April’s North American housing starts edge higher, but permits slip
There are some signs that US housing starts are due to recover but many challenges still lie ahead
US housing starts in April nudged above the revised March reading, remaining resilient in the face of economic headwinds at a seasonally adjusted annual rate (SAAR) of 1.401 million units, according to the US Census Bureau.
Single-family starts climbed 1.6% to their highest level of 2023 at 846,000 units. However, that reading lagged the year-ago pace of single-family starts by 28.1%.
Multifamily starts also ticked up, gaining 3.2% to 555,000 units. On an annual basis, that level lags the 2022 pace by 11.5%.
The rate of US housing starts is divided by region
April housing starts were divided sharply by region, gaining in the Midwest and West while falling in the Northeast and South. Total starts in the West boasted a 34.6% increase month over month, driven by a 59.5% surge in single-family starts. In the Midwest, total starts jumped 32.6% but featured a 20.5% drop in single family.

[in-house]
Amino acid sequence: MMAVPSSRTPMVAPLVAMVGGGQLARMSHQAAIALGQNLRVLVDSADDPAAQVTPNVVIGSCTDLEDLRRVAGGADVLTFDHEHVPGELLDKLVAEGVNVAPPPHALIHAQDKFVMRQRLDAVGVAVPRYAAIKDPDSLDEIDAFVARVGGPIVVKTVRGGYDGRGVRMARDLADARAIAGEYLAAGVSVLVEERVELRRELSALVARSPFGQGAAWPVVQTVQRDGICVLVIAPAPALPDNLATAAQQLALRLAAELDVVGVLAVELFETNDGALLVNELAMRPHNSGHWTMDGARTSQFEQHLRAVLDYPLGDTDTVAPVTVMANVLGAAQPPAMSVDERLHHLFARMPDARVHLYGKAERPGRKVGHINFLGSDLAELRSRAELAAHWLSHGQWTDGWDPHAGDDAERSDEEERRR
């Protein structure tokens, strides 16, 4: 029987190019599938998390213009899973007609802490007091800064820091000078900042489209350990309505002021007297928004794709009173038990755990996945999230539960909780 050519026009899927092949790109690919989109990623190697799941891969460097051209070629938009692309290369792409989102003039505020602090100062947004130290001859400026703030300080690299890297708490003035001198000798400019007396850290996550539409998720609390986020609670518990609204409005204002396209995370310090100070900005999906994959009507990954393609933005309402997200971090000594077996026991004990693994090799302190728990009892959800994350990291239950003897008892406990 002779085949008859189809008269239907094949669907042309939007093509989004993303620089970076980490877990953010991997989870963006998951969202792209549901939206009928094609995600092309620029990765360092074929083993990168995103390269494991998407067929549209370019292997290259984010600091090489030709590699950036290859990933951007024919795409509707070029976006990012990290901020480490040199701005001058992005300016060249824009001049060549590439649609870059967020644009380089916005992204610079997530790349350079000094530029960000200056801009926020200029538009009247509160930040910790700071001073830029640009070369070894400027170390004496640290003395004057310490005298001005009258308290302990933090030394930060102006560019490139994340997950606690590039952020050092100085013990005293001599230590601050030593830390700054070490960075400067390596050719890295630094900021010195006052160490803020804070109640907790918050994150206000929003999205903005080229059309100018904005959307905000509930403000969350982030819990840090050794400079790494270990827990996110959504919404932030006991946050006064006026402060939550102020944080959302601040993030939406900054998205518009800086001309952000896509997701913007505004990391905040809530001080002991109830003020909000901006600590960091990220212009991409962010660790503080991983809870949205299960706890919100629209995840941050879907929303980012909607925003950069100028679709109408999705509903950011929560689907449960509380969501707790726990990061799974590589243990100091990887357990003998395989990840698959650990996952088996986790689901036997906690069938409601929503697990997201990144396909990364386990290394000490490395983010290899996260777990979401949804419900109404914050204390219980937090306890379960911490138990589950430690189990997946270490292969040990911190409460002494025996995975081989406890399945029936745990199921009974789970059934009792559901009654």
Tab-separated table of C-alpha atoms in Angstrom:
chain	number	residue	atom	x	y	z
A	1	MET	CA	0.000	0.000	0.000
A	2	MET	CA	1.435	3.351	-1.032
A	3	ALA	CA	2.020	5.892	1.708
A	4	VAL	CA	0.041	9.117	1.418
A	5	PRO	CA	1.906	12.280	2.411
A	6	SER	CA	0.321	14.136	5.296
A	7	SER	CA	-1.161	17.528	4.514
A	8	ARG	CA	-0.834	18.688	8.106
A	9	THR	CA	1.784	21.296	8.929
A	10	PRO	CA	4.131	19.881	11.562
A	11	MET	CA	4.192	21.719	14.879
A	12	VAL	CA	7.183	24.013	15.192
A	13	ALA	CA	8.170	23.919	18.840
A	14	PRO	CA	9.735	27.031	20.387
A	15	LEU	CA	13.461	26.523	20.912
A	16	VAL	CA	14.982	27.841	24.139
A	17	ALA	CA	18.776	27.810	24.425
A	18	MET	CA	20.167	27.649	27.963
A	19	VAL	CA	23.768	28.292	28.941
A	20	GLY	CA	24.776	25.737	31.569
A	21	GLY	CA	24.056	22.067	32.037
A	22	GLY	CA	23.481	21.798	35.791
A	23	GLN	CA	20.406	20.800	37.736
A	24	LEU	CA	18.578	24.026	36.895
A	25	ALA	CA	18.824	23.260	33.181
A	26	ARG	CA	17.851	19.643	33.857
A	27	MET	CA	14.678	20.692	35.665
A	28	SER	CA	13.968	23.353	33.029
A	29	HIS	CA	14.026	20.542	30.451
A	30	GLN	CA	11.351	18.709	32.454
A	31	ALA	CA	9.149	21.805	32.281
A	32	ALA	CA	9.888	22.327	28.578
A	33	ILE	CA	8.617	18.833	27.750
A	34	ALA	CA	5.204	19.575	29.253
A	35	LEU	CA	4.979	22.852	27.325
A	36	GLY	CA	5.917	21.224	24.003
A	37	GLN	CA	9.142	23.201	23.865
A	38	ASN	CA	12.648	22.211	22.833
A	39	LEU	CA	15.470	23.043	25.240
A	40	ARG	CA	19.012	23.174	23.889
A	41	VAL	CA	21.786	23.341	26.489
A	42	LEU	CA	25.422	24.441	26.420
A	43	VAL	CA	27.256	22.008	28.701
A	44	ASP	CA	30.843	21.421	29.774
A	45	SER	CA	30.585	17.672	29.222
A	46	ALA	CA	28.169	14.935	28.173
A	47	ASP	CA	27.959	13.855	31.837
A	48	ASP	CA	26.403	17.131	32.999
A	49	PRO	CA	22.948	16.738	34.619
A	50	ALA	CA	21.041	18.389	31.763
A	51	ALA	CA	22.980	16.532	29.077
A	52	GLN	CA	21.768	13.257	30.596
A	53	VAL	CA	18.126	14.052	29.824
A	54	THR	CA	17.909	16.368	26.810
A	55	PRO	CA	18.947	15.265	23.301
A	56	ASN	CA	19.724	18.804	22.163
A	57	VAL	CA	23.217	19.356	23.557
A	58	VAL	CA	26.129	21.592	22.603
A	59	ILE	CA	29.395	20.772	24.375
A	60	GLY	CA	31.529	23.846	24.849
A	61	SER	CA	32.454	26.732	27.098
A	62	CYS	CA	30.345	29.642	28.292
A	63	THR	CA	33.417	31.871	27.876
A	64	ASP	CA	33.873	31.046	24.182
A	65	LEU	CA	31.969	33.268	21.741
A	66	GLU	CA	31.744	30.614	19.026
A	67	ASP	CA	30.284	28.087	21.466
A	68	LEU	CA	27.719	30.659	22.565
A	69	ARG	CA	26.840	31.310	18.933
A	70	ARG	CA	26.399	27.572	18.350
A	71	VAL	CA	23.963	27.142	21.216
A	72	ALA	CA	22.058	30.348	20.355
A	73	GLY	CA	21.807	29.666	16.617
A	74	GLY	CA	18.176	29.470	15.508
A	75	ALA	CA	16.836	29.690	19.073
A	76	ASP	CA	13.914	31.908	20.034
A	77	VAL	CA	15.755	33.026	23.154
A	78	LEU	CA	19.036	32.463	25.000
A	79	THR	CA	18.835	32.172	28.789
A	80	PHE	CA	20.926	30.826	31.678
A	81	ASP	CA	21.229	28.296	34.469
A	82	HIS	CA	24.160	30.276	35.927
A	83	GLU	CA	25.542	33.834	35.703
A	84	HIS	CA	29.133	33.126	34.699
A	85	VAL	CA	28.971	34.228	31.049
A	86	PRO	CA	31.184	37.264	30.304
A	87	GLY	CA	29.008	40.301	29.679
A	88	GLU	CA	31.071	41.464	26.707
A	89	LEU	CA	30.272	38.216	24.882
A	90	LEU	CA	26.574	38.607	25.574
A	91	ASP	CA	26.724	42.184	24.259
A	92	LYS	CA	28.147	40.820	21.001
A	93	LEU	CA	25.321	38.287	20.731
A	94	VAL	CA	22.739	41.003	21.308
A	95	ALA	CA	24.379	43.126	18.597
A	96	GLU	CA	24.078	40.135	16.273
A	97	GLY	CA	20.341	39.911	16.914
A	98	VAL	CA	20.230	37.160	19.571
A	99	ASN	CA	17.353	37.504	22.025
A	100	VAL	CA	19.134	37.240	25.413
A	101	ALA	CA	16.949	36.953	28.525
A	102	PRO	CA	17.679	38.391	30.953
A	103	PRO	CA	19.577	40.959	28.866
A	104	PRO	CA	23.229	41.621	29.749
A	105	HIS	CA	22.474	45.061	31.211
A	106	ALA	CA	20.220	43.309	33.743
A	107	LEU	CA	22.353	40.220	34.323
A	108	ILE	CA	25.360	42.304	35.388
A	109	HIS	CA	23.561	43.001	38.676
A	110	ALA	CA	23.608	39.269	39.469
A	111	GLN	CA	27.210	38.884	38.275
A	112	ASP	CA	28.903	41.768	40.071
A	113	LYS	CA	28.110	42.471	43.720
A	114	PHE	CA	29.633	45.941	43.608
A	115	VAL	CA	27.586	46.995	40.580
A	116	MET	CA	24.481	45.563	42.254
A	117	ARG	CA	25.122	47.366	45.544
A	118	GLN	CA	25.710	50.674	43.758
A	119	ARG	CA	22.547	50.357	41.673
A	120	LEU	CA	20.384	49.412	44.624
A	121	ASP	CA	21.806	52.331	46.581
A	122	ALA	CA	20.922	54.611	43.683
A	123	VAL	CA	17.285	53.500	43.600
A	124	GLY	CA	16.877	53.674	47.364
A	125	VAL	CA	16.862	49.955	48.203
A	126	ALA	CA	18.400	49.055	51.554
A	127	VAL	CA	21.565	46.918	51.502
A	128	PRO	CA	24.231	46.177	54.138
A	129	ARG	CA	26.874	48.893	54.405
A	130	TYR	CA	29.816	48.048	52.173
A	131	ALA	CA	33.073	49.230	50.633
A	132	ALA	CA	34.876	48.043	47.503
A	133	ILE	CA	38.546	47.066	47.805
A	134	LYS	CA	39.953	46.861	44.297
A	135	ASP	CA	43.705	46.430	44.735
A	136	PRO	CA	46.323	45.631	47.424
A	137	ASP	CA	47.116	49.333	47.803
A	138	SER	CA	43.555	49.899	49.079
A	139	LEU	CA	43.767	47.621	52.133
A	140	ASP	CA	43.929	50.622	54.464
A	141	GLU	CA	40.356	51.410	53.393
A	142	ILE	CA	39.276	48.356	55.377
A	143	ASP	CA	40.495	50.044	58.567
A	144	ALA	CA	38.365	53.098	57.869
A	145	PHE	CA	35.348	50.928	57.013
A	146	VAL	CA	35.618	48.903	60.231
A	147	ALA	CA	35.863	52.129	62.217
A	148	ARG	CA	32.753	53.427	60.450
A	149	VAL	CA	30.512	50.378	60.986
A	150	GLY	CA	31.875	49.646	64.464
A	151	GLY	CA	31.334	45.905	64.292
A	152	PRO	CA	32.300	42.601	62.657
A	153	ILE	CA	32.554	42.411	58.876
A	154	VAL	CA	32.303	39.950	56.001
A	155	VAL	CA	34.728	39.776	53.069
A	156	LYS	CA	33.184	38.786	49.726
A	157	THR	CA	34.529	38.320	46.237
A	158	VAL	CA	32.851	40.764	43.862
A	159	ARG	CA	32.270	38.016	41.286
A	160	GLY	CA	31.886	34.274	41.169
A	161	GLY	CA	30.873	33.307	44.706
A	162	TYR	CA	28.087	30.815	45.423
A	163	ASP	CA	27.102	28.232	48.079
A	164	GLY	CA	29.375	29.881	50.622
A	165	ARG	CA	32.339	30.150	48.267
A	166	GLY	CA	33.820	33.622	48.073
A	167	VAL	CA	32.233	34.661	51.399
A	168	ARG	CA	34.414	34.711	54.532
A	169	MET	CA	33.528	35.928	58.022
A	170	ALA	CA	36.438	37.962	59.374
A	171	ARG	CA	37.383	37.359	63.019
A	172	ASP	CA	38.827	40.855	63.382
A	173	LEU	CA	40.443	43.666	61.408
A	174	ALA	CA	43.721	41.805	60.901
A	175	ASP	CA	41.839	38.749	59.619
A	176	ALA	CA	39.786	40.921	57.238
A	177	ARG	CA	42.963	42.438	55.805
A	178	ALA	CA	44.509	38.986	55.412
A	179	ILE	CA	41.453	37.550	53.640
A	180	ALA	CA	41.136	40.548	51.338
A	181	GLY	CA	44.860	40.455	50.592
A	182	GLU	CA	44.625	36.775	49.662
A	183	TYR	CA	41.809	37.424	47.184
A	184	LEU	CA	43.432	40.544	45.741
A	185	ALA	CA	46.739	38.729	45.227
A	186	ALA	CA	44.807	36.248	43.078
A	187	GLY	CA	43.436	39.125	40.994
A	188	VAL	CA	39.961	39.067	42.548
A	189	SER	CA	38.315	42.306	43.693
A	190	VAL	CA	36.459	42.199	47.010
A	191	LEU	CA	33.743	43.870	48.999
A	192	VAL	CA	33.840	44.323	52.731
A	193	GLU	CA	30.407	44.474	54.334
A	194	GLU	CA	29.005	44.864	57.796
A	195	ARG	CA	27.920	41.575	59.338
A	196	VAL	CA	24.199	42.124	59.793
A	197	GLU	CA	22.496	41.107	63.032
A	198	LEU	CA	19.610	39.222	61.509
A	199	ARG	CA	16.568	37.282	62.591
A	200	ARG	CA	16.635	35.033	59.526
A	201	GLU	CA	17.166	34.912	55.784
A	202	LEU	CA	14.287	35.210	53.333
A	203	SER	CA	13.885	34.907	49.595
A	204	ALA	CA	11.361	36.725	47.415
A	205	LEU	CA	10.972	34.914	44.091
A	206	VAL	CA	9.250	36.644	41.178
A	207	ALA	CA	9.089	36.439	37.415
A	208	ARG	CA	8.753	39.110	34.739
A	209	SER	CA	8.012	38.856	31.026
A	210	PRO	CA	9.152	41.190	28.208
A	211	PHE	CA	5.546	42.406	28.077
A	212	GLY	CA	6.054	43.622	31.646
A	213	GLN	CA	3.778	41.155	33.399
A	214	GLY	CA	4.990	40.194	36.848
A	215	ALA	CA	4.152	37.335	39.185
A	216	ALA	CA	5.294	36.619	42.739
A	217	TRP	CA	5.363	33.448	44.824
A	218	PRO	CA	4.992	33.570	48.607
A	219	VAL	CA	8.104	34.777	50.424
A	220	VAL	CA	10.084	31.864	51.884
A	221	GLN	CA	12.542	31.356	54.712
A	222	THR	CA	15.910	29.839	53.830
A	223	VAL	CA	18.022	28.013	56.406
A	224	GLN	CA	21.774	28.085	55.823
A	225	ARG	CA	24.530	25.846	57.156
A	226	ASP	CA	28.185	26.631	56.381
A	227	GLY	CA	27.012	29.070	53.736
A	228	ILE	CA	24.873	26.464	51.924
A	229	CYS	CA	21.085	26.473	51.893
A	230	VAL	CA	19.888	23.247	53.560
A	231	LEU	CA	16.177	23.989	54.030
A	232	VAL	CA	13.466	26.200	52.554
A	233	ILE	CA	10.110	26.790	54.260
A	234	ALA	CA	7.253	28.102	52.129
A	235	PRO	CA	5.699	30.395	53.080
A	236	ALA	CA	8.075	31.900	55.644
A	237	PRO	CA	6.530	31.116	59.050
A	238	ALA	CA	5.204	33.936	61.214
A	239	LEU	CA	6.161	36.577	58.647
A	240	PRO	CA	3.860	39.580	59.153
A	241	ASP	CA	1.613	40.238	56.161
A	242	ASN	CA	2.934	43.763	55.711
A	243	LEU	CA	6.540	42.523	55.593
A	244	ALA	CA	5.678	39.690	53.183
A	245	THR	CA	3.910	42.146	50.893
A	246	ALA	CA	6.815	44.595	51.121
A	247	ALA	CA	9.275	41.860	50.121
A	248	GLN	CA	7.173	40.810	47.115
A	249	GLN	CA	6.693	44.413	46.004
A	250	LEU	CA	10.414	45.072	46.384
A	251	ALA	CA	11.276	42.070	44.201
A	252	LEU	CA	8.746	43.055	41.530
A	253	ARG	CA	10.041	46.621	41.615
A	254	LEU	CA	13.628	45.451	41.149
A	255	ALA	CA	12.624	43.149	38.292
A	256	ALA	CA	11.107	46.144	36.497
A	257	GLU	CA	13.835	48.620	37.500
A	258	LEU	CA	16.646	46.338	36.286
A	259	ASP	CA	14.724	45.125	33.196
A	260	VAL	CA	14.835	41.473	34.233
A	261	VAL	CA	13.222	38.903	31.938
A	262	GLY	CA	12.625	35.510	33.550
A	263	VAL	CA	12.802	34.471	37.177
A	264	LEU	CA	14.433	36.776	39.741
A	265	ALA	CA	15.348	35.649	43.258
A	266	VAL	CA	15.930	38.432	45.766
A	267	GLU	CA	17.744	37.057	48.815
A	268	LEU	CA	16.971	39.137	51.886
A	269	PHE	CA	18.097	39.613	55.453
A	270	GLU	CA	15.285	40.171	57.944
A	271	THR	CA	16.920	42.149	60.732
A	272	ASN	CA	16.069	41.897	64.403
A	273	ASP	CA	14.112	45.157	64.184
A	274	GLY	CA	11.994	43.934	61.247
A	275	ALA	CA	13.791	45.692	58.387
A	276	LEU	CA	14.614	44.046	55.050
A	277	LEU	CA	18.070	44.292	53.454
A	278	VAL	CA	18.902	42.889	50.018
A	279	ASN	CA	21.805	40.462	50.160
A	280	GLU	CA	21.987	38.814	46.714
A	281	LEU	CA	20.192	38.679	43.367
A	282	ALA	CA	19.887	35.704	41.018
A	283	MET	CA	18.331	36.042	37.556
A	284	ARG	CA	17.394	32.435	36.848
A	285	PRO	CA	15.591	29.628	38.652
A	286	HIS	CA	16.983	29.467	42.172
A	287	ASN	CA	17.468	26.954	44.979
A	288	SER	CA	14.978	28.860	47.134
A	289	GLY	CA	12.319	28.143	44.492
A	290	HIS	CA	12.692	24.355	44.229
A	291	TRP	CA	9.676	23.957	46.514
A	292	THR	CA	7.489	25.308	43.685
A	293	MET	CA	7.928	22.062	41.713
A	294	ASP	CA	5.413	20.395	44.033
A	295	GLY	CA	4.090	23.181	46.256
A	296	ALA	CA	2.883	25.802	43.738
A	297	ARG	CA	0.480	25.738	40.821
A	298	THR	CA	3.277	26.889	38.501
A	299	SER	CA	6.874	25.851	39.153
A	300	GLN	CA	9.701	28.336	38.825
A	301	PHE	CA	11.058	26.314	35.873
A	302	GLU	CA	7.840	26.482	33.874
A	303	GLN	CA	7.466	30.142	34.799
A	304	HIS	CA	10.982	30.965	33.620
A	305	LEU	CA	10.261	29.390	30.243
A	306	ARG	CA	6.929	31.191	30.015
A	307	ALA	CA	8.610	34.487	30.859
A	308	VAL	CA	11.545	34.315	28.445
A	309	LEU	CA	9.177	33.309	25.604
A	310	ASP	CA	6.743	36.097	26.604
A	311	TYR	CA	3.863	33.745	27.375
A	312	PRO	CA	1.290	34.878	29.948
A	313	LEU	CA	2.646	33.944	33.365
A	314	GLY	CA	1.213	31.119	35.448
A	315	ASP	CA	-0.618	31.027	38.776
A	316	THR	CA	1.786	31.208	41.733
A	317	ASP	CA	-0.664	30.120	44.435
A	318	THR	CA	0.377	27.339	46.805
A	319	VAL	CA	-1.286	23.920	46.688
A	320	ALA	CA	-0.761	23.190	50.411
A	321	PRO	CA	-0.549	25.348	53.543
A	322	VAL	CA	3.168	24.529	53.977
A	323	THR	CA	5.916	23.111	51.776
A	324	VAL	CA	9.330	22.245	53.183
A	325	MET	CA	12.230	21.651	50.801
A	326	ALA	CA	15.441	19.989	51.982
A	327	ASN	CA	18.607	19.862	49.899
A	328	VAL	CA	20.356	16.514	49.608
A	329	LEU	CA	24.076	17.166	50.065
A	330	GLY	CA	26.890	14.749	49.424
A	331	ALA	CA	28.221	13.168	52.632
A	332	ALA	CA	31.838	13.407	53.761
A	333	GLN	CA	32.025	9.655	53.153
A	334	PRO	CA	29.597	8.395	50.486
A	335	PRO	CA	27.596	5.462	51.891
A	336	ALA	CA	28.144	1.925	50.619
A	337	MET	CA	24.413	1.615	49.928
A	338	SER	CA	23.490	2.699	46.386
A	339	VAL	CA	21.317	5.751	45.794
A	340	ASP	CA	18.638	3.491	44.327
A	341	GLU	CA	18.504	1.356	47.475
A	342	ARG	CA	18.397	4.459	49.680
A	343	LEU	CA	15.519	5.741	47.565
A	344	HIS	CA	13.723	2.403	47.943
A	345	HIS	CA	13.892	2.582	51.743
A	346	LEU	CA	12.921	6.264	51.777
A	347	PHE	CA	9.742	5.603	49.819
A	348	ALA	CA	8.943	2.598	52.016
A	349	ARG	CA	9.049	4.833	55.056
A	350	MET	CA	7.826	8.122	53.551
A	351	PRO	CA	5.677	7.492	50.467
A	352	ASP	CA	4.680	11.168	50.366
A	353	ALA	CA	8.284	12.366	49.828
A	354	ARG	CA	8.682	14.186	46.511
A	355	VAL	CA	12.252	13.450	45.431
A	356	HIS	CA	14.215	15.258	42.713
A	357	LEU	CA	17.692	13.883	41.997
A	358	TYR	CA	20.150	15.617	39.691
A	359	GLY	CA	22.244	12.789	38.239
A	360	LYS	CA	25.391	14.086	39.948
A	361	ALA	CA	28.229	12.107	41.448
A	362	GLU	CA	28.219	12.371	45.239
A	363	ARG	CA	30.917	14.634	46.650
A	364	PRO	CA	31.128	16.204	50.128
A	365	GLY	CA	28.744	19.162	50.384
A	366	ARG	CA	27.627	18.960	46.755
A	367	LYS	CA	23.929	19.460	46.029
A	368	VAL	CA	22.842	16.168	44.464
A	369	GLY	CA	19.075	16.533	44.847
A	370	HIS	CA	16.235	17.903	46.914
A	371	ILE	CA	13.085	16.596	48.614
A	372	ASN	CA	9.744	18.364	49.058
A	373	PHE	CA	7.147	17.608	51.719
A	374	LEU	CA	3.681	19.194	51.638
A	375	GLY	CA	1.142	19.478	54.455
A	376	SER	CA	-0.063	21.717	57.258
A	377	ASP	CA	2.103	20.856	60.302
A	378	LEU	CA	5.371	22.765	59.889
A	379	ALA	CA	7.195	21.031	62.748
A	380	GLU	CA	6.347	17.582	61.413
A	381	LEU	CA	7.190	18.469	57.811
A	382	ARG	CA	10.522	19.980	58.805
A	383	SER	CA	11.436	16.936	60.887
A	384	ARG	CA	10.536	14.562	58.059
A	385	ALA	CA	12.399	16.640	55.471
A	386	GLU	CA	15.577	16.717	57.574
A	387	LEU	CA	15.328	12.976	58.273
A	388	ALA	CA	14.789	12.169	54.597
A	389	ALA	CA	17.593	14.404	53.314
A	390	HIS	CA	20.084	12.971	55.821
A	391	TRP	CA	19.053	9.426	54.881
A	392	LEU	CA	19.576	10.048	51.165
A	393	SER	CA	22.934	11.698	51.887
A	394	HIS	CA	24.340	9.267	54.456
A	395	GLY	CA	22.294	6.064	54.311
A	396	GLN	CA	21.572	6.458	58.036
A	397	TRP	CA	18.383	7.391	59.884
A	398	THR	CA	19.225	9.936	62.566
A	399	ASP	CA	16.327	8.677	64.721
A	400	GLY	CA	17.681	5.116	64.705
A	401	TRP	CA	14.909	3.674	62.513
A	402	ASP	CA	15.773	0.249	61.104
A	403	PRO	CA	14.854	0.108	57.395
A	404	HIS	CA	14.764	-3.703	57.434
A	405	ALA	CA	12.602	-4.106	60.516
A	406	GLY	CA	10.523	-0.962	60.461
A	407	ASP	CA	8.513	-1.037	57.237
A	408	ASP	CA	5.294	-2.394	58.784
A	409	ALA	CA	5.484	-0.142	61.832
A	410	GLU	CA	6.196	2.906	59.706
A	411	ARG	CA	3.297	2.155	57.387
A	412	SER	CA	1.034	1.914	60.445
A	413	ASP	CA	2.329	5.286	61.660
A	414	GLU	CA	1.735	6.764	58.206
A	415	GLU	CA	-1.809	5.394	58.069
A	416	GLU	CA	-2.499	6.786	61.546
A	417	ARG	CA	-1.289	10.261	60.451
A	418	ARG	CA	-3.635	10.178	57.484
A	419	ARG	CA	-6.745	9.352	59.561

Starts in the Northeast and South fell 23.4% and 6.3% on a monthly basis, respectively. Drops in those regions were spread across both single and multifamily segments. Both single-family and multifamily starts declined on an annual basis in all regions.
Builder confidence in the single-family sector as measured by the National Association of Home Builders (NAHB)/Wells Fargo Housing Market Index (HMI) climbed five points in May to a reading of 50. It’s the fifth straight monthly gain and the highest level since July 2022.
“New home construction is taking on an increased role in the marketplace because many homeowners with loans well below current mortgage rates are electing to stay put, and this is keeping the supply of existing homes at a very low level,” said Alicia Huey, NAHB chairman.
Building permits in April edged lower to 1.416 million units (SAAR), a 1.5% drop from the revised March level. Permits were down 21.1% from the April 2022 reading.
“Multifamily permits are down 23% year-over-year, and this indicates a slowdown for apartment construction is underway due to a tighter lending environment,” said Robert Dietz, NAHB chief economist.
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